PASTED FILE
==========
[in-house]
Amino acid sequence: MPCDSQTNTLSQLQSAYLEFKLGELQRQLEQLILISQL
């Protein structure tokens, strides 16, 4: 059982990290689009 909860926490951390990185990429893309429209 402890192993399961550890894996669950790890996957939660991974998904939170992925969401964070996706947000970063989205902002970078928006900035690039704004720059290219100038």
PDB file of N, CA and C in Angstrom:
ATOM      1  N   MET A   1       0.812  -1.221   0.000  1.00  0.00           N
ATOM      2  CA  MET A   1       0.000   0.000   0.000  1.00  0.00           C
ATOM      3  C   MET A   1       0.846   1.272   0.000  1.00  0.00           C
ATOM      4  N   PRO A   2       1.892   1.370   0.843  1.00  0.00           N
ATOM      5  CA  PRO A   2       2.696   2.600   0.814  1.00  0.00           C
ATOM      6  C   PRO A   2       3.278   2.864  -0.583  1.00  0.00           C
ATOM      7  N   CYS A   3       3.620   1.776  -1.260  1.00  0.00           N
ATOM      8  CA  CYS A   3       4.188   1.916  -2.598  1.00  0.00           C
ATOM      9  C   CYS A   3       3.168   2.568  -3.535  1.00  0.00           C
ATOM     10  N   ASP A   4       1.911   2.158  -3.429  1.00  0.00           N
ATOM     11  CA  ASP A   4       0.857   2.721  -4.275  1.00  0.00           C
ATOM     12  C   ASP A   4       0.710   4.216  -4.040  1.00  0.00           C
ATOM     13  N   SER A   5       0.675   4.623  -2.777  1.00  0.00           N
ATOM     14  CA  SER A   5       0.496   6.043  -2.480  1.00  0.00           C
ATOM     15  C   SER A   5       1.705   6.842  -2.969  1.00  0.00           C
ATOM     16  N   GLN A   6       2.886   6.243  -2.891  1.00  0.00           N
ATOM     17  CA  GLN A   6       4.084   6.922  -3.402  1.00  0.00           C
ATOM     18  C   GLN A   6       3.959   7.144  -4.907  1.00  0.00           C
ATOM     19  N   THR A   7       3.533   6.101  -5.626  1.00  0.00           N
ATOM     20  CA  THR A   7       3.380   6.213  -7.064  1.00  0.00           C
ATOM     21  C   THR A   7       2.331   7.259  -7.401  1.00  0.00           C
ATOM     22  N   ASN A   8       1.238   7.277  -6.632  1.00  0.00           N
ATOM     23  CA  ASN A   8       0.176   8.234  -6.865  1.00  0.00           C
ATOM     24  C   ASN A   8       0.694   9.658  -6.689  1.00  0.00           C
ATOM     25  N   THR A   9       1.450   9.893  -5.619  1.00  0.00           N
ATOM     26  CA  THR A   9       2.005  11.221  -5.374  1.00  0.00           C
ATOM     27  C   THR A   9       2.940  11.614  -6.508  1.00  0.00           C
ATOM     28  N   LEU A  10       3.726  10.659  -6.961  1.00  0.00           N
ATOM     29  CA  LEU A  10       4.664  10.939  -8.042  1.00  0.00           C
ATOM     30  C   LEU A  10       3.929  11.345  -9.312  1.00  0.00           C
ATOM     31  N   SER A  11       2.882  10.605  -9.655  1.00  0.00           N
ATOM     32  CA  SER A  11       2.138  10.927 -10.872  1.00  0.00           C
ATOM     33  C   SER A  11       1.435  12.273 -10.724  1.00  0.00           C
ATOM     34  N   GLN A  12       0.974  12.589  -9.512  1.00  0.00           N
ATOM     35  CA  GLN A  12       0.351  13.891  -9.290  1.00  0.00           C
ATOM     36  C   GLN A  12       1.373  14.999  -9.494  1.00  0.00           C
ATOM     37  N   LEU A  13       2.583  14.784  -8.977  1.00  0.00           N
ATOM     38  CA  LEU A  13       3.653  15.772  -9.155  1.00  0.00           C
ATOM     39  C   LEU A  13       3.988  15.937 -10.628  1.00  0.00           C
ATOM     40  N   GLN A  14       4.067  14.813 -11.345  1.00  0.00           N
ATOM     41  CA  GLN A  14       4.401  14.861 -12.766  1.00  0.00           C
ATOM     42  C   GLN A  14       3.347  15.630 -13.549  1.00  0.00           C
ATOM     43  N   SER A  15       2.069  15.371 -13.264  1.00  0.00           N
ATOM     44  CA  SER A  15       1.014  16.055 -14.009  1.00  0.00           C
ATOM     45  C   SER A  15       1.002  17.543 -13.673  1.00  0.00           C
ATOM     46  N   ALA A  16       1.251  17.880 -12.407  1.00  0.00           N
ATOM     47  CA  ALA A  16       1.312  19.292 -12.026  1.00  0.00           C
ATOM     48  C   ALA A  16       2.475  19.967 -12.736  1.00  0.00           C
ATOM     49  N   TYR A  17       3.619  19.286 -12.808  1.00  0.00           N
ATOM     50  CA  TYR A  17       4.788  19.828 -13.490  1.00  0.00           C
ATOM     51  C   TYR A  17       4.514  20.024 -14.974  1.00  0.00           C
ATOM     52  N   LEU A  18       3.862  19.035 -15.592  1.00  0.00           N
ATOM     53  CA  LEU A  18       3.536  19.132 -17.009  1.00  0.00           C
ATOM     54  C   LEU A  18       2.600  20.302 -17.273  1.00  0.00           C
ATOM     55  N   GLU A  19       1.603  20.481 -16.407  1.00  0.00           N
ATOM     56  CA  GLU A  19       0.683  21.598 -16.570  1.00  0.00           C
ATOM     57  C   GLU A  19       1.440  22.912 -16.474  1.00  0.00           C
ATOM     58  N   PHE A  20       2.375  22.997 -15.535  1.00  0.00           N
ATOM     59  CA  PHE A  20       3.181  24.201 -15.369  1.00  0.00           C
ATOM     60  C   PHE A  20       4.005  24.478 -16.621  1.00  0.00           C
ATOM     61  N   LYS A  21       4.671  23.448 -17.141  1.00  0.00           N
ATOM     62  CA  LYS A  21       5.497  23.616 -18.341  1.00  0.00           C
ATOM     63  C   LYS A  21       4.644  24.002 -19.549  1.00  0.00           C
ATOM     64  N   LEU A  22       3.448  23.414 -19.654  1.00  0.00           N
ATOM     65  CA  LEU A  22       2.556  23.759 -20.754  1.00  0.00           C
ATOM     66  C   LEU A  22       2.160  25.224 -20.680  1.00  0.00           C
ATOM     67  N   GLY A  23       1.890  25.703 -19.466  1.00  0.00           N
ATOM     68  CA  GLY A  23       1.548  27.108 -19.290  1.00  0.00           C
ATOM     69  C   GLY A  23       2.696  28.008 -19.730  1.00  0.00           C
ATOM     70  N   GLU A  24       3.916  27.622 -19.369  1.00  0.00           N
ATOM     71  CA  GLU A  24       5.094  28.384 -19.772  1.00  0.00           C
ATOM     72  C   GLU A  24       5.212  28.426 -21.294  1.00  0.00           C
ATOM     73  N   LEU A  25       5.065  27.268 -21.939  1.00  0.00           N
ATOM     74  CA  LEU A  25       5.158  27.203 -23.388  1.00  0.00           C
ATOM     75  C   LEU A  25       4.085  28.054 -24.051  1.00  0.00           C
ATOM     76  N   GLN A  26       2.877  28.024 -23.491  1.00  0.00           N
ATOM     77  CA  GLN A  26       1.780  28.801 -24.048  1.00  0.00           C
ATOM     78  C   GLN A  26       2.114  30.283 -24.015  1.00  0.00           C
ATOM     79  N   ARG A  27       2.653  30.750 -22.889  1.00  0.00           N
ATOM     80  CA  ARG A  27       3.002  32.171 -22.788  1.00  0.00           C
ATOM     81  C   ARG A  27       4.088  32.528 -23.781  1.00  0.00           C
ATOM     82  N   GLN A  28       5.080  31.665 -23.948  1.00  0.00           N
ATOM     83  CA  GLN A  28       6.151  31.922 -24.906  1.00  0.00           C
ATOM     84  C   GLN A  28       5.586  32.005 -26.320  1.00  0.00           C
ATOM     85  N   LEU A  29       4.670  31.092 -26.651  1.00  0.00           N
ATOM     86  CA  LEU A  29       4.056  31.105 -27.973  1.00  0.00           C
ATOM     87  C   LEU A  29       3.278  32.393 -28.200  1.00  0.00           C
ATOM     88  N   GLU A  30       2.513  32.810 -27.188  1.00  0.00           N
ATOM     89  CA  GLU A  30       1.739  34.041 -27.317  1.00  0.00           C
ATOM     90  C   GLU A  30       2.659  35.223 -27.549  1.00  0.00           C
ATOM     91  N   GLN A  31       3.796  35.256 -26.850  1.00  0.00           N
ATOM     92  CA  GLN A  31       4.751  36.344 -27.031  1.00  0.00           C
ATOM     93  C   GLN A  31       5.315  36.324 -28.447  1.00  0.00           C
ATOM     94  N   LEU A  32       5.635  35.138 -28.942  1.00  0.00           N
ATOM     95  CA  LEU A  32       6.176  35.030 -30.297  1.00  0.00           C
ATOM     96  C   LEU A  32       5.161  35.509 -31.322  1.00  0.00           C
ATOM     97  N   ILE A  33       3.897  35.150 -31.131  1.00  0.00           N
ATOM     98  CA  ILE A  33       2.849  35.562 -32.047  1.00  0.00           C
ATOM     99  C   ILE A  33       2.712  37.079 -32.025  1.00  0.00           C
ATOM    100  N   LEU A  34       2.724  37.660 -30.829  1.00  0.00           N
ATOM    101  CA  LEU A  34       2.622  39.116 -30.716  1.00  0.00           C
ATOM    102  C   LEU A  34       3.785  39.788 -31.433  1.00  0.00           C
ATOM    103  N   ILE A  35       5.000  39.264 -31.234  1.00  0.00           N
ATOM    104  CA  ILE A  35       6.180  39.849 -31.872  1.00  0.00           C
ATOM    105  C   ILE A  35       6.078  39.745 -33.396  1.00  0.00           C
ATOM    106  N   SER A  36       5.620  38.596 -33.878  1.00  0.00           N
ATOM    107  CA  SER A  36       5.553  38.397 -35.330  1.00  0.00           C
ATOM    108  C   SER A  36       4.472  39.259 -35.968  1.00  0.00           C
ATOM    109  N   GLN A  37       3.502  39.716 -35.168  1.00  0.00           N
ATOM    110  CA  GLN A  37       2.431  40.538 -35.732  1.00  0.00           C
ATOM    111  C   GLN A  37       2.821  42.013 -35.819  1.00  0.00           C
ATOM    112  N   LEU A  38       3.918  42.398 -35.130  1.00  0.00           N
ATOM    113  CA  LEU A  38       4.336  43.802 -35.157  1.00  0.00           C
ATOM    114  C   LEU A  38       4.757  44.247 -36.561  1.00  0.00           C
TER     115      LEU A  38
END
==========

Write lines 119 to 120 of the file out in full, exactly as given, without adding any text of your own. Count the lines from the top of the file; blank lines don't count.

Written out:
TER     115      LEU A  38
END